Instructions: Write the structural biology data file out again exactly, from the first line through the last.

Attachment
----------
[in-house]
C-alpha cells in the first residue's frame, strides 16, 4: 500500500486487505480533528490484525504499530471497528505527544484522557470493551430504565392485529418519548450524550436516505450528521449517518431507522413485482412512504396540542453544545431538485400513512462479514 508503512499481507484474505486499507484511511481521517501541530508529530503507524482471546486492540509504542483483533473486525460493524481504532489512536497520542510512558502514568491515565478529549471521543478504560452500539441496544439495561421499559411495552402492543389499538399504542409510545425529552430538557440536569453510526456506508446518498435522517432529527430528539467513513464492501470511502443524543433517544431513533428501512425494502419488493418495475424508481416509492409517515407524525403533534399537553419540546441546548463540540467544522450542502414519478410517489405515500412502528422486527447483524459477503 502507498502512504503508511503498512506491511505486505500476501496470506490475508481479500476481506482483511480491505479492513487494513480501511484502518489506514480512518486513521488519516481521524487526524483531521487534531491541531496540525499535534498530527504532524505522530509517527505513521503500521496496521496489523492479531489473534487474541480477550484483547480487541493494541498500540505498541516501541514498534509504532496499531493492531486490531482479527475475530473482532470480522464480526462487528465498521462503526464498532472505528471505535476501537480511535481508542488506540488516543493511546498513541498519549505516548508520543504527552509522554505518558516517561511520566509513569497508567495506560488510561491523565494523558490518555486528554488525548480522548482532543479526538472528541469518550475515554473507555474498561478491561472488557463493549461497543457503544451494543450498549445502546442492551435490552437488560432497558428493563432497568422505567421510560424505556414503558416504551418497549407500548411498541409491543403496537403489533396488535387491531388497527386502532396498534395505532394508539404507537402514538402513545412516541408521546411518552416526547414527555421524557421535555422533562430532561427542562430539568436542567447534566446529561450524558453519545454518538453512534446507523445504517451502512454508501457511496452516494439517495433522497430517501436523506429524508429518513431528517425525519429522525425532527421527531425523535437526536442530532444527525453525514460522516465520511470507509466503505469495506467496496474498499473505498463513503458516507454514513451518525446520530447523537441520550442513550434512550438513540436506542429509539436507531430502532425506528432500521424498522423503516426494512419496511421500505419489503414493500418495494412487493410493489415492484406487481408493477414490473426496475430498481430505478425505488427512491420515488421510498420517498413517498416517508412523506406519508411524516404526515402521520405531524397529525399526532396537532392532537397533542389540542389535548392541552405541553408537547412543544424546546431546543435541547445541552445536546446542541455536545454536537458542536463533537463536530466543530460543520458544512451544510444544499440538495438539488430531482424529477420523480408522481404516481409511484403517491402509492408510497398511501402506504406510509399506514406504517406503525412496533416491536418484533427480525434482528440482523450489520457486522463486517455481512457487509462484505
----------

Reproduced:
[in-house]
C-alpha cells in the first residue's frame, strides 16, 4: 500500500486487505480533528490484525504499530471497528505527544484522557470493551430504565392485529418519548450524550436516505450528521449517518431507522413485482412512504396540542453544545431538485400513512462479514 508503512499481507484474505486499507484511511481521517501541530508529530503507524482471546486492540509504542483483533473486525460493524481504532489512536497520542510512558502514568491515565478529549471521543478504560452500539441496544439495561421499559411495552402492543389499538399504542409510545425529552430538557440536569453510526456506508446518498435522517432529527430528539467513513464492501470511502443524543433517544431513533428501512425494502419488493418495475424508481416509492409517515407524525403533534399537553419540546441546548463540540467544522450542502414519478410517489405515500412502528422486527447483524459477503 502507498502512504503508511503498512506491511505486505500476501496470506490475508481479500476481506482483511480491505479492513487494513480501511484502518489506514480512518486513521488519516481521524487526524483531521487534531491541531496540525499535534498530527504532524505522530509517527505513521503500521496496521496489523492479531489473534487474541480477550484483547480487541493494541498500540505498541516501541514498534509504532496499531493492531486490531482479527475475530473482532470480522464480526462487528465498521462503526464498532472505528471505535476501537480511535481508542488506540488516543493511546498513541498519549505516548508520543504527552509522554505518558516517561511520566509513569497508567495506560488510561491523565494523558490518555486528554488525548480522548482532543479526538472528541469518550475515554473507555474498561478491561472488557463493549461497543457503544451494543450498549445502546442492551435490552437488560432497558428493563432497568422505567421510560424505556414503558416504551418497549407500548411498541409491543403496537403489533396488535387491531388497527386502532396498534395505532394508539404507537402514538402513545412516541408521546411518552416526547414527555421524557421535555422533562430532561427542562430539568436542567447534566446529561450524558453519545454518538453512534446507523445504517451502512454508501457511496452516494439517495433522497430517501436523506429524508429518513431528517425525519429522525425532527421527531425523535437526536442530532444527525453525514460522516465520511470507509466503505469495506467496496474498499473505498463513503458516507454514513451518525446520530447523537441520550442513550434512550438513540436506542429509539436507531430502532425506528432500521424498522423503516426494512419496511421500505419489503414493500418495494412487493410493489415492484406487481408493477414490473426496475430498481430505478425505488427512491420515488421510498420517498413517498416517508412523506406519508411524516404526515402521520405531524397529525399526532396537532392532537397533542389540542389535548392541552405541553408537547412543544424546546431546543435541547445541552445536546446542541455536545454536537458542536463533537463536530466543530460543520458544512451544510444544499440538495438539488430531482424529477420523480408522481404516481409511484403517491402509492408510497398511501402506504406510509399506514406504517406503525412496533416491536418484533427480525434482528440482523450489520457486522463486517455481512457487509462484505